Raoul Pal has released his monthly update on markets which, as always, is one of the best summary reports on everything that is happening in the markets, in the world, and in the business cycle. As the Global Macro Investor observes, there is indeed "a lot going on." Not surprisingly, the key issue that Pal continues to focus on is the global debt-to-GDP ratio which is, and will likely always be, in excess of 300% until either we see global defaults or inflate our way out of it. His summary on the issue of unsustainable sovereign issuance: "Something has to give or bankruptcy will ensue as the markets dictate both the private sector's and the public sector's ability to borrow. The first part of this equation came to pass in 2008 as bank lending to the private sector shut down. No amount of regulation, political shenanigans or QE has fixed this in any way. Bank have got no money so they are not going to lend. End of story." Of course, the wildcard is the Fed, which can and will continue monetizing future debt issuance, and pumping money in blind hopes of a pick up in borrowing and inflation expectations, until the US finally wins the race to the bottom in the FX race (and once again, for the cheap seats, the so very inappropriately named hyperinflation is not a phenomenon of high inflation - it is the loss of faith in the currency). Yet the Fed refuses to acknowledge this, just as it refuses to acknowledge that the US needs deflation, something which the banking criminal syndicate will never allow: "The dirty truth is that no one wants to take the pain and allow for debt deflation. The debt pile is still growing although at its slowest pace on record. The debt deflation that everyone so wants to avoid is the thing the US needs the most." Pal's conclusion: "All this means is that the economy becomes ever more reliant on low interest rates for it to function. One day the markets will not allow the Fed to run this policy and rates will rise and the system will be brought to its knees. The outcome will happen regardless of whether they try to inflate their way out of debt and rates rise, or they increase the debt burden and sovereign risk is priced in via rate rises. With a continuation of the current economic policies, the end result of a default is inevitable. It's not rocket science." For the traders out there GMI has the following simple recommendatio: "Buy the DXY."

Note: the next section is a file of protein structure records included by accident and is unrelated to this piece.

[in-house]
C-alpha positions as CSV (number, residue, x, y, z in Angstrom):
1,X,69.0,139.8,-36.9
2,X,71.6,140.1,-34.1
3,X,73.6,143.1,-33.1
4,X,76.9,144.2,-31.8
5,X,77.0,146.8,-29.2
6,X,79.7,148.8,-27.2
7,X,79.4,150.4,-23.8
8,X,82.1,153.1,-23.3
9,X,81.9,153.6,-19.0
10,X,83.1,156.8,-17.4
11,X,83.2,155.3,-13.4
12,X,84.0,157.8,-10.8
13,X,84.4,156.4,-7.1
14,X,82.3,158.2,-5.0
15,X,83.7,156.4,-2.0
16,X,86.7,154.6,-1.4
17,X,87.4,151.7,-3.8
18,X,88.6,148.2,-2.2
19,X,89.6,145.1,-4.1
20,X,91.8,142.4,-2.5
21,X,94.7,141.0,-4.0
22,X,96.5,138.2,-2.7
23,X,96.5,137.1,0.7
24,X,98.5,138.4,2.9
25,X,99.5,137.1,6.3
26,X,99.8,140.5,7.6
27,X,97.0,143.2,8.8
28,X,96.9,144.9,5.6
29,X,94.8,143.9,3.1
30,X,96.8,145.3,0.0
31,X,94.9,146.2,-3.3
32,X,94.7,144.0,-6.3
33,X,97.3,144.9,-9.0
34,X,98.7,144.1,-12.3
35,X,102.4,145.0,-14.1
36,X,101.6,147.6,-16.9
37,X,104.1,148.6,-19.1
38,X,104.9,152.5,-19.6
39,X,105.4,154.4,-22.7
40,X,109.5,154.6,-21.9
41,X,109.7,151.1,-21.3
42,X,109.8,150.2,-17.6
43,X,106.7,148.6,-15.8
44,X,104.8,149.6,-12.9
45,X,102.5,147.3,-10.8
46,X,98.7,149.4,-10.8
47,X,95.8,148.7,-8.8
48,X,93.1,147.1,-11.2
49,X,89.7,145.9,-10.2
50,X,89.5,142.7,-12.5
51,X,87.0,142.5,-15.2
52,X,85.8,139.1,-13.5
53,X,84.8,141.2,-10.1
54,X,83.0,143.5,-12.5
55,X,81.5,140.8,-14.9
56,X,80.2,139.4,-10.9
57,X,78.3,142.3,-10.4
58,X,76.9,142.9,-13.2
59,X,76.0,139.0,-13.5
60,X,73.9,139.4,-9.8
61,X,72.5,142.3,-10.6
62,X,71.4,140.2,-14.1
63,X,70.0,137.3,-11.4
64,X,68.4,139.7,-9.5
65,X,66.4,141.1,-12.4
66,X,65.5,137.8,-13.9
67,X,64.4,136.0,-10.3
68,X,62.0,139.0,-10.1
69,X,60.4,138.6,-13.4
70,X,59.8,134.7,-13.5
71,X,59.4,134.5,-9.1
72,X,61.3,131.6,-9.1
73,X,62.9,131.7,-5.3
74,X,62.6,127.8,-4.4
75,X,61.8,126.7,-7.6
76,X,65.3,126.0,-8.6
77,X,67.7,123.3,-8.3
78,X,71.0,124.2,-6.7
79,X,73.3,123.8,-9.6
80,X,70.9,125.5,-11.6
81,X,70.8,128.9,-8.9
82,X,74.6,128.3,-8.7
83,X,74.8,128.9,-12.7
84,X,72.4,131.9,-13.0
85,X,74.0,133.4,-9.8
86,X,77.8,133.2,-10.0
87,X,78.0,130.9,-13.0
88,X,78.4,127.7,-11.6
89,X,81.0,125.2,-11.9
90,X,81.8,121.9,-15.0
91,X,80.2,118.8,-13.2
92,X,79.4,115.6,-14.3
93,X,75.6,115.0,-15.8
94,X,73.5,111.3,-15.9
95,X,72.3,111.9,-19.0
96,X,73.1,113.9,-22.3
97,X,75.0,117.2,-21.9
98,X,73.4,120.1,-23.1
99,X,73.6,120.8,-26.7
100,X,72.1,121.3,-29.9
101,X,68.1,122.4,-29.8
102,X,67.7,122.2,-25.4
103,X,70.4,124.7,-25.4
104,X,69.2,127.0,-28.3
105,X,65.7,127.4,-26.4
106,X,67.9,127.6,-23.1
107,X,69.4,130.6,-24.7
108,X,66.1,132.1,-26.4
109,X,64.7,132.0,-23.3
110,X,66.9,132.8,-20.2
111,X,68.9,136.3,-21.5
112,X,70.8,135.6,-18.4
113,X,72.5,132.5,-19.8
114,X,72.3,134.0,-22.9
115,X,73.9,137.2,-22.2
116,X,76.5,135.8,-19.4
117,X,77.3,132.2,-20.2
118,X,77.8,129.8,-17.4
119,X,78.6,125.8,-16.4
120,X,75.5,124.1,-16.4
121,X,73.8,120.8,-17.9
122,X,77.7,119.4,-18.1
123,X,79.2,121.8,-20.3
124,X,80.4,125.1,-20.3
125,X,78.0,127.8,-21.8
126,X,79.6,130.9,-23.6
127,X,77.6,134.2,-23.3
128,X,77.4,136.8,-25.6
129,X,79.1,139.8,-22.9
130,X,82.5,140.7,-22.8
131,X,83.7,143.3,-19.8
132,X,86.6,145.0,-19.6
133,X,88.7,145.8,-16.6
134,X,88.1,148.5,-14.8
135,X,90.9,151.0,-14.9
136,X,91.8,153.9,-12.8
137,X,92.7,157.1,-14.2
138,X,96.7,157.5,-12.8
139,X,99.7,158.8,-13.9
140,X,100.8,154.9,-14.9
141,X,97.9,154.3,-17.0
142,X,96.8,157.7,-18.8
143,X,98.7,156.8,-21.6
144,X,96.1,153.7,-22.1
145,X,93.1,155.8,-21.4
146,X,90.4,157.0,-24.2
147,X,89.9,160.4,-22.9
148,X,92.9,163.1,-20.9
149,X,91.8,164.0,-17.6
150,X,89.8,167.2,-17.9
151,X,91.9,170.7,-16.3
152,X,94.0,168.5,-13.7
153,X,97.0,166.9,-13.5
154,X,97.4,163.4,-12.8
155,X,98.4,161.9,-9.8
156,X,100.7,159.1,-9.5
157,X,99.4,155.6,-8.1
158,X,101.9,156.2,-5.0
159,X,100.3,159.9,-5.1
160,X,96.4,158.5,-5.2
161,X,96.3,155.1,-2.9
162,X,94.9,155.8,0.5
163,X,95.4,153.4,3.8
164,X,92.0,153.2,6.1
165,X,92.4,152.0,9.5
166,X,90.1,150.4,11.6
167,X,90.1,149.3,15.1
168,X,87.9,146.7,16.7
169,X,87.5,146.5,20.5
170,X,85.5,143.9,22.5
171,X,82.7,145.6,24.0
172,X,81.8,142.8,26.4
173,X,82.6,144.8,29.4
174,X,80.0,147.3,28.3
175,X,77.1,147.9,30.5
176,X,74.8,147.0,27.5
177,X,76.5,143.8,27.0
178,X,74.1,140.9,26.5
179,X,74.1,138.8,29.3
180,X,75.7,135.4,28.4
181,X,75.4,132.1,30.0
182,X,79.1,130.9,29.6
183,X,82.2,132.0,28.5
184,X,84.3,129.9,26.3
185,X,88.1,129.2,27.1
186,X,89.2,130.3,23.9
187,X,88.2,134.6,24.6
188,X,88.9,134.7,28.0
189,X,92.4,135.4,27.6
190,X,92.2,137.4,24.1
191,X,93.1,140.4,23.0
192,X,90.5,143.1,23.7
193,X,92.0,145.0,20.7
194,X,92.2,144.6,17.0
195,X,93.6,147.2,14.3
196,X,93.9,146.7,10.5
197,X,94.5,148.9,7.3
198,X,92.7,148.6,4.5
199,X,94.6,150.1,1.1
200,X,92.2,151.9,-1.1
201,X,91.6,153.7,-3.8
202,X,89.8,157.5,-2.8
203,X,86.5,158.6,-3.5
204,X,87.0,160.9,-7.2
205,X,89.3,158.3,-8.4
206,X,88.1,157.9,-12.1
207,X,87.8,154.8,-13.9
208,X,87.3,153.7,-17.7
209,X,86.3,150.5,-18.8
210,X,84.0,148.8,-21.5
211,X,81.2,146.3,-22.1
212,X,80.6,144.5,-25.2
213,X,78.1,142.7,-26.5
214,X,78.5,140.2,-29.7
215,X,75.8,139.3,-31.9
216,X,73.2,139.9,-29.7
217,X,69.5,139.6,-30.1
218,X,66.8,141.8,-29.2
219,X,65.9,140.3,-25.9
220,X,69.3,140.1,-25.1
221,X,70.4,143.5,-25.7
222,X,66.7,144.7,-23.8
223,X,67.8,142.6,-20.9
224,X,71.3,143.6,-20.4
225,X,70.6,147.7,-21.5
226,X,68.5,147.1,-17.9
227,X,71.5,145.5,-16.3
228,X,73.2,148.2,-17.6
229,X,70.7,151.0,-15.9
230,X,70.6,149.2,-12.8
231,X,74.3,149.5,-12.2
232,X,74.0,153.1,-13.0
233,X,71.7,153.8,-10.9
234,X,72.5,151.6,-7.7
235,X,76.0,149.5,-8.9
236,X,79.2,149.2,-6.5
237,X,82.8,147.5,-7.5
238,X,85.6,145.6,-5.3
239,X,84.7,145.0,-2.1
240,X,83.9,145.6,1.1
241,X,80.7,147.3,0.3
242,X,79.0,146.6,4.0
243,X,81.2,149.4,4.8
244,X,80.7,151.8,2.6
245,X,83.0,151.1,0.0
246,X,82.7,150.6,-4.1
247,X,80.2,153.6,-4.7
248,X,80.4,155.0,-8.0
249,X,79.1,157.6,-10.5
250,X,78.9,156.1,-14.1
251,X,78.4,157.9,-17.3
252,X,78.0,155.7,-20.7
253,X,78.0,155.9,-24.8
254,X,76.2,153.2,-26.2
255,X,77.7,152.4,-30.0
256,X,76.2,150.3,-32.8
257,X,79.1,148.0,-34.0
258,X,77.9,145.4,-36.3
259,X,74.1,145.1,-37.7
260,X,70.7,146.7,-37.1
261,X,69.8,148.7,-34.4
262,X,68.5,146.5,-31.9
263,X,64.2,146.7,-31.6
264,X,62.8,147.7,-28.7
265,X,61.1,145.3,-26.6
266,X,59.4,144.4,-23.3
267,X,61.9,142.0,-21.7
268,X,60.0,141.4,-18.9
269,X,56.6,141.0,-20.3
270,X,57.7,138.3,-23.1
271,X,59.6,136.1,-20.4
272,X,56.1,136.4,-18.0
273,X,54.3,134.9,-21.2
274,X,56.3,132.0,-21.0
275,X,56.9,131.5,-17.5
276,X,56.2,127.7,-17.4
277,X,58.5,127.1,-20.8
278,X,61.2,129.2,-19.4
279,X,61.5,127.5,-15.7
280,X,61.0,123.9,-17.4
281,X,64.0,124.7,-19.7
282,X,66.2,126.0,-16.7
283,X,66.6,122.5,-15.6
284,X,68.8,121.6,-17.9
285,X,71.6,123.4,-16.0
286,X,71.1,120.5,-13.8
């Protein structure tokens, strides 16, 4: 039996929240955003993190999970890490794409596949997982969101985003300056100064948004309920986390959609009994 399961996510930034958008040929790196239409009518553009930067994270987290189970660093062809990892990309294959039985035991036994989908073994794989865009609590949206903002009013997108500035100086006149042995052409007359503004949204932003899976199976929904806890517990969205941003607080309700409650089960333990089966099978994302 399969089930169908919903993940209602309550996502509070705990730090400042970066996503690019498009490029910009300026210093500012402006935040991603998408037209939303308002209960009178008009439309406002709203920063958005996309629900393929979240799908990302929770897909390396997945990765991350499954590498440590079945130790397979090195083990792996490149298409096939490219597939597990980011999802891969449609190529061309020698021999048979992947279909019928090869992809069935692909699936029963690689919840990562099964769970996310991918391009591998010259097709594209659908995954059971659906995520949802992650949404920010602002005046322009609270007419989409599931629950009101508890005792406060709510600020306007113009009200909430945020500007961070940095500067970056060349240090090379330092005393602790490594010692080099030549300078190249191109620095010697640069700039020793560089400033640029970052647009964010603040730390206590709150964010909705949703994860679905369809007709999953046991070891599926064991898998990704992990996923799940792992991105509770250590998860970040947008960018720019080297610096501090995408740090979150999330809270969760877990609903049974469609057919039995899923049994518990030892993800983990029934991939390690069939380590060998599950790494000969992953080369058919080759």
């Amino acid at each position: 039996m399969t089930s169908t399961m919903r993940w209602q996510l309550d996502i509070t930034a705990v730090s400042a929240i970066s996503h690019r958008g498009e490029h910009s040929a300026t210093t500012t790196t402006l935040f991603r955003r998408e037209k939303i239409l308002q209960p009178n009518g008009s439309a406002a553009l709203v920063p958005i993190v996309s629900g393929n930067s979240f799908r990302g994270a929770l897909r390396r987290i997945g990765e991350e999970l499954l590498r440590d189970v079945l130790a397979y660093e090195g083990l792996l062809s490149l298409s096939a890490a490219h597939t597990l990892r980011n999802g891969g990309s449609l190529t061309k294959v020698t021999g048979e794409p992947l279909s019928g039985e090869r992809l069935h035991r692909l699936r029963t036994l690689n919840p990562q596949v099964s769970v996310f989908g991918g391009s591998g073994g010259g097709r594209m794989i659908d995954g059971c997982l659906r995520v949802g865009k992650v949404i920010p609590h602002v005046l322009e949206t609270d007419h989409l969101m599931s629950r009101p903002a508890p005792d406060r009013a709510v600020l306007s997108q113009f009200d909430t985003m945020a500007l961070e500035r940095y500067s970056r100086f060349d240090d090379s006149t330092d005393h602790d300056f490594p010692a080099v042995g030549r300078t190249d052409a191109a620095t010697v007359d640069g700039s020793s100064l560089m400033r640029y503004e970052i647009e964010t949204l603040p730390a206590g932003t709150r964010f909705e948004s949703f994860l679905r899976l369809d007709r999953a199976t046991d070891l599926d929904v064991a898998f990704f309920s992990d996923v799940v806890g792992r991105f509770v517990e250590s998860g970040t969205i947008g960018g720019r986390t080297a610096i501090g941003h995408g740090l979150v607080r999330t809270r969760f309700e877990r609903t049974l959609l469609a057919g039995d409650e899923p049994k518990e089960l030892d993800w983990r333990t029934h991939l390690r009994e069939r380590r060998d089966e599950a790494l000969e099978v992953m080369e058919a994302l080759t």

All this and much, much more in the full report.